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How Can We Measure a Successful Trump Presidency?

At considerable risk, I am going to attempt to keep some distance from my emotions while engaging in an even riskier task — gauging the prospects of a Trump presidency.

In the administration of Ronald Reagan I was frequently on the road working to sort out trade barriers blocking United States telecommunication’s products and services. America had opened its market, while most other markets remained tightly controlled by government agencies.

On one occasion I was in London meeting with a longtime friend from Kansas City, Charles Price, who was then ambassador to the Court of St. James. Charlie had spent his career in banking and manufacturing. I asked him whether he enjoyed being our country’s Ambassador to the United Kingdom and I will never forget his reply.

He said, “This job is too g-damned qualitative for me.” I understood his frustration; I too was accustomed to looking at revenue, expense and profit reports.

The President-elect has a “huge” job and many more levers than a mere ambassador but will often find progress or not measured in small but necessary steps in a strategic plan. Frustrations have begun and will intensify on January 20 and will then grow exponentially, even though his party controls much of federal and state governments. He must never forget that his party’s leaders want nothing more than to be re-elected. Washington is, to paraphrase my first boss, Secretary of Commerce Malcolm Baldrige, a tough town where everybody is after a piece of your ass.

Donald Trump has measured his business life against building permits, construction deadlines, occupancy statistics and the like. His internal operating system is not predisposed to accept activity as progress. Does he, for example, regard having a phone conversation with Taiwan’s President moving forward or backward in dealing with China? Was this a tactic ordered by a strategic plan?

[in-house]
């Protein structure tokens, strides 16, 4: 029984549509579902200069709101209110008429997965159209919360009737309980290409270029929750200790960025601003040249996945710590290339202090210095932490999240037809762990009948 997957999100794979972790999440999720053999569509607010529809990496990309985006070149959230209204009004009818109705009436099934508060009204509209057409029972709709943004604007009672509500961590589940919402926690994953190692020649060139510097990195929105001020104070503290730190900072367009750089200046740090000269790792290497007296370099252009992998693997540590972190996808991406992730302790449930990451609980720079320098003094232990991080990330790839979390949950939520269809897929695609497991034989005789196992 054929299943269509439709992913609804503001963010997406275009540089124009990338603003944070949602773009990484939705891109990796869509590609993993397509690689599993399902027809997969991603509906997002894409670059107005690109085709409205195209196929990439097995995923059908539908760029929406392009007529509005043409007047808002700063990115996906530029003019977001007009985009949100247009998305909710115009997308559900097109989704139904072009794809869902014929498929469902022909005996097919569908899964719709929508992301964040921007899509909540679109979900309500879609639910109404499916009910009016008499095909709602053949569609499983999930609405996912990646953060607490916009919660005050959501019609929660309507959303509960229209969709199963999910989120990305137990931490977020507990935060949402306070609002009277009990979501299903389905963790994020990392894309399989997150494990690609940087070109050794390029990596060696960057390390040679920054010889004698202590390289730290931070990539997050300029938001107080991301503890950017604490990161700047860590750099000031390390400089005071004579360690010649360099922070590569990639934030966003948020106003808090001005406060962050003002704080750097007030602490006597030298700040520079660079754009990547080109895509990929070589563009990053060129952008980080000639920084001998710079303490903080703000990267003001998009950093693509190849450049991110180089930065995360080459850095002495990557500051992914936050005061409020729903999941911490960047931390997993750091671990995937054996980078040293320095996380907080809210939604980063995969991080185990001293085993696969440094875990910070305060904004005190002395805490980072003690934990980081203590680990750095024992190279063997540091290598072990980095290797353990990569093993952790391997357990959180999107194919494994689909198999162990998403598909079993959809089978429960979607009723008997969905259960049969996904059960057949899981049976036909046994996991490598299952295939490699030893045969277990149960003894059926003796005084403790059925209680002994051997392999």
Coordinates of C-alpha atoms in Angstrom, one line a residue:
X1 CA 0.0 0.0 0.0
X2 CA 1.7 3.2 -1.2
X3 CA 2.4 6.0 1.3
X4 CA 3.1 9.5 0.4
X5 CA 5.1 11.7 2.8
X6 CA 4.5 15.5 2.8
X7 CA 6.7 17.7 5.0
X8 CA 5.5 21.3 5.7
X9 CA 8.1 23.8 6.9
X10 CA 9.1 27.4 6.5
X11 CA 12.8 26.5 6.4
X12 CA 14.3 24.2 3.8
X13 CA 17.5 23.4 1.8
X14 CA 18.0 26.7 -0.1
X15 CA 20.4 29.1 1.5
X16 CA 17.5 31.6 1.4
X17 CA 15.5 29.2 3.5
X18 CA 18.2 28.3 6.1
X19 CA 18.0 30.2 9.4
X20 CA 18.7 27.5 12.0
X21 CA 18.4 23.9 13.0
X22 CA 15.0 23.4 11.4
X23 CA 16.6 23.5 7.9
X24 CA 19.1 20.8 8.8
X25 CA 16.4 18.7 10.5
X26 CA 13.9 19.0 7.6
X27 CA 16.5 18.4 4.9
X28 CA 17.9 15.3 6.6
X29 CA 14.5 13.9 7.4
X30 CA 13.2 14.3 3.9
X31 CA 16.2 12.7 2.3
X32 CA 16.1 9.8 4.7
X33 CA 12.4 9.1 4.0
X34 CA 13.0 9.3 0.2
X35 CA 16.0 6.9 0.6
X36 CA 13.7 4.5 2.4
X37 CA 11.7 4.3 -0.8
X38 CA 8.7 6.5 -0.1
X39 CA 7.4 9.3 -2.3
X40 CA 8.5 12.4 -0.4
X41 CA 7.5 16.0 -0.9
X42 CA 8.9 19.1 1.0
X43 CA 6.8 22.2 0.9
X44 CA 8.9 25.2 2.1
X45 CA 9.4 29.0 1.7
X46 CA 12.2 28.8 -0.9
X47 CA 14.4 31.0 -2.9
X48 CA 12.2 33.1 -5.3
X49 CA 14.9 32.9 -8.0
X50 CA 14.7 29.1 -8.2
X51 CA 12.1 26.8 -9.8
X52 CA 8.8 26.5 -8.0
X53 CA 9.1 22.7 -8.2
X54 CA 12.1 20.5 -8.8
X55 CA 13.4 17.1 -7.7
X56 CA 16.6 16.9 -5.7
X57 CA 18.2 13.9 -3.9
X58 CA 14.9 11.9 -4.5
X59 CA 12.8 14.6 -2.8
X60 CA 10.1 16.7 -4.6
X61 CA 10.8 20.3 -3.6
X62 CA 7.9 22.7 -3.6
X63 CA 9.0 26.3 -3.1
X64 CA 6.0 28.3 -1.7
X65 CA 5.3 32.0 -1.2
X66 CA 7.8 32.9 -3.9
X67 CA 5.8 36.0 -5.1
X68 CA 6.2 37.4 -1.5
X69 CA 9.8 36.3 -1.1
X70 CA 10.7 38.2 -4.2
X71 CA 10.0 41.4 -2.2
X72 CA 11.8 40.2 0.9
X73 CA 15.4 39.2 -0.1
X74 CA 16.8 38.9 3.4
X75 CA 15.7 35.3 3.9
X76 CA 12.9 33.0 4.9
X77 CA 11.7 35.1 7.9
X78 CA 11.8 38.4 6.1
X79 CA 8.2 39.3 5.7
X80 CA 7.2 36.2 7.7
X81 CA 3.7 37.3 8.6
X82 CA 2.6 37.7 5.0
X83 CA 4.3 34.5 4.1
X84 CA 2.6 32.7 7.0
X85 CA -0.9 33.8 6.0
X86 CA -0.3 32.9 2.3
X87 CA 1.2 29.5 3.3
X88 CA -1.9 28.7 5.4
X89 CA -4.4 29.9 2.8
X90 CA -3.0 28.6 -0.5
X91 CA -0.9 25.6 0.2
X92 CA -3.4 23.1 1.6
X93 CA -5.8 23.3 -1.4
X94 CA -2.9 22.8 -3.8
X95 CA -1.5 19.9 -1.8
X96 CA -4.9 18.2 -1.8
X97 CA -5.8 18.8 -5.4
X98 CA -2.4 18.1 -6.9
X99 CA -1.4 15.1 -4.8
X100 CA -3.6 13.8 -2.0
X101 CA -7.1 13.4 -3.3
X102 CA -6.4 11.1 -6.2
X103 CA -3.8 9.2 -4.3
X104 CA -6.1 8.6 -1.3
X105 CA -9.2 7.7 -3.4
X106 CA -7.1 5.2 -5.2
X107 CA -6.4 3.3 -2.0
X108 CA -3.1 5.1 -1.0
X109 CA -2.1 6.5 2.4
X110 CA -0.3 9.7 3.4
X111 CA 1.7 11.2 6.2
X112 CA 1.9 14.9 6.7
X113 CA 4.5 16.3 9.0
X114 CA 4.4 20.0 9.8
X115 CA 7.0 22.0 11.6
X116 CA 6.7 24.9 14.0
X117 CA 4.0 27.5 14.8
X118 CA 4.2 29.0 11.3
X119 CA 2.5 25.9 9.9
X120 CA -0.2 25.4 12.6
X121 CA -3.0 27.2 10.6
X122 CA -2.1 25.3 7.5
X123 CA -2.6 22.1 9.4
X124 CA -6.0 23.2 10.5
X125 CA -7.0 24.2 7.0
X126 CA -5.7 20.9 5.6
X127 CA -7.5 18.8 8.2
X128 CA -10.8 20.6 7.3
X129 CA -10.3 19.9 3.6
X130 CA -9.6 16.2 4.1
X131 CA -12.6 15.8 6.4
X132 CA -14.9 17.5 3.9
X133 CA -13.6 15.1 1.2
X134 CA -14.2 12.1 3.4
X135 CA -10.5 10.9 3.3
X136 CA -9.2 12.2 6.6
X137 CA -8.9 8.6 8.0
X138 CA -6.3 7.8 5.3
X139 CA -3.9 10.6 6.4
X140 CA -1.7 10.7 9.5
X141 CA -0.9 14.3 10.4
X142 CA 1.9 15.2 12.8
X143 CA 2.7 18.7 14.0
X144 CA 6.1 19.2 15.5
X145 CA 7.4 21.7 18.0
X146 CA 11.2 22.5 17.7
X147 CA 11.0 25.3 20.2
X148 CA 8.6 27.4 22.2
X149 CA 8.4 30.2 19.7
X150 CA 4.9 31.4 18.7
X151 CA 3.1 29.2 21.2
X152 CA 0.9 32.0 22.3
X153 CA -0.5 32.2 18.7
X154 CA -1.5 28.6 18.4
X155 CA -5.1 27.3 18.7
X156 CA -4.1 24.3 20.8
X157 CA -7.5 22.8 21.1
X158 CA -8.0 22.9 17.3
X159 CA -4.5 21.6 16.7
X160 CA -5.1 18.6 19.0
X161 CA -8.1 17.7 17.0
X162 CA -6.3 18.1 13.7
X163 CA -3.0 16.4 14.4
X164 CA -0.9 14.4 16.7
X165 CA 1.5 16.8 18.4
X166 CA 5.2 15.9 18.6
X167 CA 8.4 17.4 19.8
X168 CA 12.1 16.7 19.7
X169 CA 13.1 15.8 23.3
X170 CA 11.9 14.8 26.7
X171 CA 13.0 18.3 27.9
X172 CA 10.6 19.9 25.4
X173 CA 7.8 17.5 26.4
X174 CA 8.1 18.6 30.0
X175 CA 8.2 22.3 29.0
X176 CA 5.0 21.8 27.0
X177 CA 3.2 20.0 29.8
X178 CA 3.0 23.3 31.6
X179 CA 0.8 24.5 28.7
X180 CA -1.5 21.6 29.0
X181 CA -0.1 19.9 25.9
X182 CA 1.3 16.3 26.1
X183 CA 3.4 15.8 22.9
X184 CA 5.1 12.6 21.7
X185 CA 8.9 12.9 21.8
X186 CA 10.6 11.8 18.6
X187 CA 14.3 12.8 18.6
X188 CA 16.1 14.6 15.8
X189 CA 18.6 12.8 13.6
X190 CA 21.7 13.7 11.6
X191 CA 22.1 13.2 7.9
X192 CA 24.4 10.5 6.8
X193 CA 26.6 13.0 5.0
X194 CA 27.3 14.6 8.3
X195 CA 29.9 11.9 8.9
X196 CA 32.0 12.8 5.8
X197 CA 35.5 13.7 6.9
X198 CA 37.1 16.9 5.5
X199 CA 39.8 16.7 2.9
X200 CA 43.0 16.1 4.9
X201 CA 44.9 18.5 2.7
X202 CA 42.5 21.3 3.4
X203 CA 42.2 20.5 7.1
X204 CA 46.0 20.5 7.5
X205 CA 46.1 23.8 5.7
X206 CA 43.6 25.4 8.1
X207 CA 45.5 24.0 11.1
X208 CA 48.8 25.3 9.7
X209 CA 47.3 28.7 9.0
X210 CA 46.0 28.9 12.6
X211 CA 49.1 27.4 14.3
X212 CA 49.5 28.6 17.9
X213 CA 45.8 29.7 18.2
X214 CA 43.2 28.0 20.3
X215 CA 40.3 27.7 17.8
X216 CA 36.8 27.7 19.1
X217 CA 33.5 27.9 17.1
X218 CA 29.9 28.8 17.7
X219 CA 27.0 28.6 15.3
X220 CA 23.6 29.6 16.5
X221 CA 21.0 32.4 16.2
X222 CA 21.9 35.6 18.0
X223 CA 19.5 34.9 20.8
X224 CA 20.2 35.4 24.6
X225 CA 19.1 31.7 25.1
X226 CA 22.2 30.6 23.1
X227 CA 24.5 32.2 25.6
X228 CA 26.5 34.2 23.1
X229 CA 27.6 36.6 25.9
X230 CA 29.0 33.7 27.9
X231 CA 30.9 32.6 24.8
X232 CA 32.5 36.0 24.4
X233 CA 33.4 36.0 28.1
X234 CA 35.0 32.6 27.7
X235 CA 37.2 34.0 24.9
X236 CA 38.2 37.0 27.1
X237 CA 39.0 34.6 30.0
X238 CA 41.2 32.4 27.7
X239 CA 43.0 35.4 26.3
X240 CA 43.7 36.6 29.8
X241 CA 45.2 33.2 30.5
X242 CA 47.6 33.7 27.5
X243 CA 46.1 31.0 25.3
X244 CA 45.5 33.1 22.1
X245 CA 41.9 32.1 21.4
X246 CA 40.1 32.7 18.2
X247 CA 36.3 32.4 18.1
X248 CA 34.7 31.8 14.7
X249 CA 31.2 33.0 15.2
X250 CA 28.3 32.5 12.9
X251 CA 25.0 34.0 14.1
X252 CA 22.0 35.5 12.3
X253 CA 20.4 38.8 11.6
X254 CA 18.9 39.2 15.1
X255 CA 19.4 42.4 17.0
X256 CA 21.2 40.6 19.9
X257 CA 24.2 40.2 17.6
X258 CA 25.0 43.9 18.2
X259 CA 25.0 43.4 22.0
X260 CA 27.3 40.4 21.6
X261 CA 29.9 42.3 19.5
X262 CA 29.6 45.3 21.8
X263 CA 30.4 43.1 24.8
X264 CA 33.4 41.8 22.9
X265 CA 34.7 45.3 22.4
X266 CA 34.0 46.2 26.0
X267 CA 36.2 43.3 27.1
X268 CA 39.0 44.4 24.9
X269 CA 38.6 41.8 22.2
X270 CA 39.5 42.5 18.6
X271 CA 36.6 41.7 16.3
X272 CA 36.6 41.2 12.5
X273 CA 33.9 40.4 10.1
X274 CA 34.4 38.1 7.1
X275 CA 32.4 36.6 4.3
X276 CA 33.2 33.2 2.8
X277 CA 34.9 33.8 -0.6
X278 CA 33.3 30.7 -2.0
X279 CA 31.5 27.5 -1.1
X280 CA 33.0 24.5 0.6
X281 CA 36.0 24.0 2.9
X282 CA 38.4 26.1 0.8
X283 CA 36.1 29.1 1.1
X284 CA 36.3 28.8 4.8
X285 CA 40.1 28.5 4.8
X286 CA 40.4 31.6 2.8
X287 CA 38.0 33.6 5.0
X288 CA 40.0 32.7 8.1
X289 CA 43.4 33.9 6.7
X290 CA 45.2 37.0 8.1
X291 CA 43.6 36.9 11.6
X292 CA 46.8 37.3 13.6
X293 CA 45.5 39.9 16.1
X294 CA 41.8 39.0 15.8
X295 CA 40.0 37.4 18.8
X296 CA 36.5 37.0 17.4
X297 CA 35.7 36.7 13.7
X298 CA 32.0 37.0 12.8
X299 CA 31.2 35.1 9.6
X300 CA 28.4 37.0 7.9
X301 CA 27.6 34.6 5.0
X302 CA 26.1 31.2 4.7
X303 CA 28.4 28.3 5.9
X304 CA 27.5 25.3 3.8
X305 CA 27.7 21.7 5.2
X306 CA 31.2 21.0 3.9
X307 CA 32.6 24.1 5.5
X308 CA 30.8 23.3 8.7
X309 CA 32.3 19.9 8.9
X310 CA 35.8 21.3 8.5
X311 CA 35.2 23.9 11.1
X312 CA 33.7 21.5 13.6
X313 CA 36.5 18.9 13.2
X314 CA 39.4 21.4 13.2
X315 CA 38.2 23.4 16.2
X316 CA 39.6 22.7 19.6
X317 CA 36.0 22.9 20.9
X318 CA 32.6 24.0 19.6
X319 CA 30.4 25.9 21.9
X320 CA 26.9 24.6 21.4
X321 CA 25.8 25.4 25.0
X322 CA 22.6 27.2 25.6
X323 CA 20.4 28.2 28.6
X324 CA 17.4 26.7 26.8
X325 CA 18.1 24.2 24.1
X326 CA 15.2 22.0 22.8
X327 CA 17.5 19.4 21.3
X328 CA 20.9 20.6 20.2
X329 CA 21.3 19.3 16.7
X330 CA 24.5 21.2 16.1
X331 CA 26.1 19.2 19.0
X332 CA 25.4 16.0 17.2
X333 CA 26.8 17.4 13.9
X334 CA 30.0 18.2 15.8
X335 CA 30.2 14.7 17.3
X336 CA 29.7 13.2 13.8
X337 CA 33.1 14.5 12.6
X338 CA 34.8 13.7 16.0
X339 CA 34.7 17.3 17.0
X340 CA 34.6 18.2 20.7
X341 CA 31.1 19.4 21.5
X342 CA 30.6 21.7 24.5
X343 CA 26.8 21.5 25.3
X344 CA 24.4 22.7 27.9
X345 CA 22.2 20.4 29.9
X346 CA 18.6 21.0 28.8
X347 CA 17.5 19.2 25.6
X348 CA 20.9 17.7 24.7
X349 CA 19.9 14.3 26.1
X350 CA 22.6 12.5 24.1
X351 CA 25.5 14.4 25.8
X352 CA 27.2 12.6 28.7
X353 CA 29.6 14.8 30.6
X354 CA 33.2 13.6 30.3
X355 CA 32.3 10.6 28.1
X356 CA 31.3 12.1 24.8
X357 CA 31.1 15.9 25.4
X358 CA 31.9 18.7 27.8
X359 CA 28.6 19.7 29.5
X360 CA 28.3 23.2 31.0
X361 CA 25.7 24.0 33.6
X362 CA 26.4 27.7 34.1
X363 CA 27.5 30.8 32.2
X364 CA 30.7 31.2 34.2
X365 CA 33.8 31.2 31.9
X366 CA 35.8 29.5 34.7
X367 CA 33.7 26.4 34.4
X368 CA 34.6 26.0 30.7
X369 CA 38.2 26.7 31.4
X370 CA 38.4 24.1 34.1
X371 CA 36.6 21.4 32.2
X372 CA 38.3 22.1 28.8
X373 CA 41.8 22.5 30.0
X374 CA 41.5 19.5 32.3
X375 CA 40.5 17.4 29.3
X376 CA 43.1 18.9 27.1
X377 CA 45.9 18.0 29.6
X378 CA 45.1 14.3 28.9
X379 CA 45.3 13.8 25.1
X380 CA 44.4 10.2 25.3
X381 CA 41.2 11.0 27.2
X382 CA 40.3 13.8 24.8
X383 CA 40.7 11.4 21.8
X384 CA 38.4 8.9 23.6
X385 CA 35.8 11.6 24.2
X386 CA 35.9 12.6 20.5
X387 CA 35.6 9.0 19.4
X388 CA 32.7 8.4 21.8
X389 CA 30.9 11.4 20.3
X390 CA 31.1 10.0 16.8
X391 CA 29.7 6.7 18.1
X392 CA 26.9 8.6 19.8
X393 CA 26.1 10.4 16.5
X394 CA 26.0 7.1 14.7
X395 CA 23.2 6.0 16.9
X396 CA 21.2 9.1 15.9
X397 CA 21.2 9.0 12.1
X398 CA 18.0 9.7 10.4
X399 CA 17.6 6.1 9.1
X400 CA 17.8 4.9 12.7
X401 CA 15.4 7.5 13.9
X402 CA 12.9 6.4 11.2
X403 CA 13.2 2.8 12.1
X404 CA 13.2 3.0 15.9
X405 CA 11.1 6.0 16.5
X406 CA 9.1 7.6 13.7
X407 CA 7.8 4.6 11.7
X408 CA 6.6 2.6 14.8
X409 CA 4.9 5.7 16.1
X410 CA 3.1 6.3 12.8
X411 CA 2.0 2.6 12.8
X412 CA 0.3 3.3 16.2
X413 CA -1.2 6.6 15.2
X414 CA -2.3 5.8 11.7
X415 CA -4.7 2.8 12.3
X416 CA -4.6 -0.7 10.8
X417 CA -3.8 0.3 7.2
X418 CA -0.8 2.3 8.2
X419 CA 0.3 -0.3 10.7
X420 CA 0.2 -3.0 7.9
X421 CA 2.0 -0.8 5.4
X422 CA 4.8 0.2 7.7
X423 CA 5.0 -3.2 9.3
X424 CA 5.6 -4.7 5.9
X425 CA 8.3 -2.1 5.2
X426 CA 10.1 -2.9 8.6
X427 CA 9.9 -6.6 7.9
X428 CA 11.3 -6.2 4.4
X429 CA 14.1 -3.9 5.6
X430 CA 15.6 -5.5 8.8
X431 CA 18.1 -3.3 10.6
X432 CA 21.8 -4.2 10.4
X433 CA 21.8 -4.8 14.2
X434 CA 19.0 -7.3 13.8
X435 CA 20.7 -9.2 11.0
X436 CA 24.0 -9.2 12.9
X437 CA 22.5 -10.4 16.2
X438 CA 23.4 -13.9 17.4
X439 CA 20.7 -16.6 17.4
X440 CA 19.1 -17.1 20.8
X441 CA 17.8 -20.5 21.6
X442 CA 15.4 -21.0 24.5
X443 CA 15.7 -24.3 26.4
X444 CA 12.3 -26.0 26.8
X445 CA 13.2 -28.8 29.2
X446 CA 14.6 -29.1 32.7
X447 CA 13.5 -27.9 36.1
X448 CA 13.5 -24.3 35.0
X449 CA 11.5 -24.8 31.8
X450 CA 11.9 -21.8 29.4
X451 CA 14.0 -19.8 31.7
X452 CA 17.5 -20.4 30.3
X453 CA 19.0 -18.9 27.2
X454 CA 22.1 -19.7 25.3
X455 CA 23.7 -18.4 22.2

At any given time there are a relative handful of former business people in government. One of the more interesting ones I dealt with was Donald Rumsfeld. When I chaired the Federal Communications Commission (FCC) Rumsfeld was CEO of General Instrument, an American electronics manufacturer. His company had made impressive progress on digital high definition television (HDTV) and the FCC was making the rules for a transition from analog to digital TV.

Rumsfeld was later Secretary of Defense in the George W. Bush Administration. Americans who closely followed the wars in Afghanistan and Iraq and will recall Rumsfeld’s compelling press conferences. He enjoyed sparring with reporters and generally besting them; his repartee skills were impressive and he controlled the microphone.

One of the more intriguing rhetorical refuges for the Secretary of Defense was the impossibility of knowing the unknown unknowns. In oversimplified speak, understanding the law of unintended consequences.

The President-elect will need to move both quickly and slowly. He will need to understand the importance of the unknown unknowns. And this will not be easy for him; but if he is to merit the job it will have to be a skill he learns.

On the hopeful side it is often said that Trump is transactional, which is to say he wants to conclude successfully whatever he chooses or is forced to engage. Hopefully, we can look forward to deals that breach the often impenetrable walls of ideology and polarization. As a nation we have been mired in angry denunciations. It would be ironic if a candidate that used denunciations as a daily tool actually brought disparate parties together in the “art of the deal.”

But there is another side to consider. The Economist speculates that Trump might become America’s Silvio Berlusconi, as it recalled Berlusconi’s hapless and often corrupt run as Italy’s Prime Minister. It characterized him as using “crude appeals to wise-guy cynicism” to best the opposition while undermining trust.

Much of institutional America earned low trust ratings well before Trump became a viable candidate. Trump exploited this loss of trust as he took on every established organization (including his own party) except the Red Cross. In recent weeks he has played off of the Intelligence community in various tweets on Russian efforts to affect our election.

Yet, trust building is the only way to succeed as President. Trump and his Party will soon be in charge of many of the institutions he has pilloried. If Trump charges institutional failure every time he is criticized, he will leave office as America’s Berlusconi. He will have become a loser in the work that will define his legacy; hotels will not lead his obituary.

When my friend left The Court of St. James he was eager to get back to a world he better understood and one that gave him concrete feedback. Some have predicted Trump won’t last four years, that he will miss his life as a high-living hotelier. It is my bet that he will persevere; although, he will need to be a more patient and generous leader or the consequences of what can’t be known will defeat him.

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